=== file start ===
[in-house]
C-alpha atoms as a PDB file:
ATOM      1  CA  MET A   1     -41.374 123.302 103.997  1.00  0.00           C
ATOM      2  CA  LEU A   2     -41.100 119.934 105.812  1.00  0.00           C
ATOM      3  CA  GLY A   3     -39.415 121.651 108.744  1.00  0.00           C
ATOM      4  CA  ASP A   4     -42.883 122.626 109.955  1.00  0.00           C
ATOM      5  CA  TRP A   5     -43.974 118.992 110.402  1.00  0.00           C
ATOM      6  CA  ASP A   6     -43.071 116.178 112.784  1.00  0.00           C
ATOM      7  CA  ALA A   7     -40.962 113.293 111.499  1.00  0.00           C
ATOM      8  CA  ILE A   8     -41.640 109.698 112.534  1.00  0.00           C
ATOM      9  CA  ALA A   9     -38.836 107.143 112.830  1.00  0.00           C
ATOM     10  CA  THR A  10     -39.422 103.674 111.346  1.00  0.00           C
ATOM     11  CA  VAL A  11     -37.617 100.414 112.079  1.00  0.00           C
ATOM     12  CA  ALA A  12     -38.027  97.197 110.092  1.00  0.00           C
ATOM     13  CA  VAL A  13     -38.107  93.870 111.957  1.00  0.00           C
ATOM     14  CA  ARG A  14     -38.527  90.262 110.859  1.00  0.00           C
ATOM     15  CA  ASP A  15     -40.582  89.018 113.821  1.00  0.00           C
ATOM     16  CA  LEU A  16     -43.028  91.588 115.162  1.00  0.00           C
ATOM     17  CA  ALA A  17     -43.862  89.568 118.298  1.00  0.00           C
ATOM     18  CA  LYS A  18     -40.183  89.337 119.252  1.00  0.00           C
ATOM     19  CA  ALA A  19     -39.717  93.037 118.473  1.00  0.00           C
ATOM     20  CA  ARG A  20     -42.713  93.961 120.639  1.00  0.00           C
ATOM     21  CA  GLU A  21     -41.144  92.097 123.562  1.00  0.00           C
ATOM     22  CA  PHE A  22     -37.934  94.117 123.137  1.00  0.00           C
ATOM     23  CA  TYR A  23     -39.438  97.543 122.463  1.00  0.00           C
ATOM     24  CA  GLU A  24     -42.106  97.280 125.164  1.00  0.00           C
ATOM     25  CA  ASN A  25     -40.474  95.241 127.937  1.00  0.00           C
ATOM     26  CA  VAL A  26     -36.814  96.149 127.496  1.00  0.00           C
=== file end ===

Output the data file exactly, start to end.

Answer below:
[in-house]
C-alpha atoms as a PDB file:
ATOM      1  CA  MET A   1     -41.374 123.302 103.997  1.00  0.00           C
ATOM      2  CA  LEU A   2     -41.100 119.934 105.812  1.00  0.00           C
ATOM      3  CA  GLY A   3     -39.415 121.651 108.744  1.00  0.00           C
ATOM      4  CA  ASP A   4     -42.883 122.626 109.955  1.00  0.00           C
ATOM      5  CA  TRP A   5     -43.974 118.992 110.402  1.00  0.00           C
ATOM      6  CA  ASP A   6     -43.071 116.178 112.784  1.00  0.00           C
ATOM      7  CA  ALA A   7     -40.962 113.293 111.499  1.00  0.00           C
ATOM      8  CA  ILE A   8     -41.640 109.698 112.534  1.00  0.00           C
ATOM      9  CA  ALA A   9     -38.836 107.143 112.830  1.00  0.00           C
ATOM     10  CA  THR A  10     -39.422 103.674 111.346  1.00  0.00           C
ATOM     11  CA  VAL A  11     -37.617 100.414 112.079  1.00  0.00           C
ATOM     12  CA  ALA A  12     -38.027  97.197 110.092  1.00  0.00           C
ATOM     13  CA  VAL A  13     -38.107  93.870 111.957  1.00  0.00           C
ATOM     14  CA  ARG A  14     -38.527  90.262 110.859  1.00  0.00           C
ATOM     15  CA  ASP A  15     -40.582  89.018 113.821  1.00  0.00           C
ATOM     16  CA  LEU A  16     -43.028  91.588 115.162  1.00  0.00           C
ATOM     17  CA  ALA A  17     -43.862  89.568 118.298  1.00  0.00           C
ATOM     18  CA  LYS A  18     -40.183  89.337 119.252  1.00  0.00           C
ATOM     19  CA  ALA A  19     -39.717  93.037 118.473  1.00  0.00           C
ATOM     20  CA  ARG A  20     -42.713  93.961 120.639  1.00  0.00           C
ATOM     21  CA  GLU A  21     -41.144  92.097 123.562  1.00  0.00           C
ATOM     22  CA  PHE A  22     -37.934  94.117 123.137  1.00  0.00           C
ATOM     23  CA  TYR A  23     -39.438  97.543 122.463  1.00  0.00           C
ATOM     24  CA  GLU A  24     -42.106  97.280 125.164  1.00  0.00           C
ATOM     25  CA  ASN A  25     -40.474  95.241 127.937  1.00  0.00           C
ATOM     26  CA  VAL A  26     -36.814  96.149 127.496  1.00  0.00           C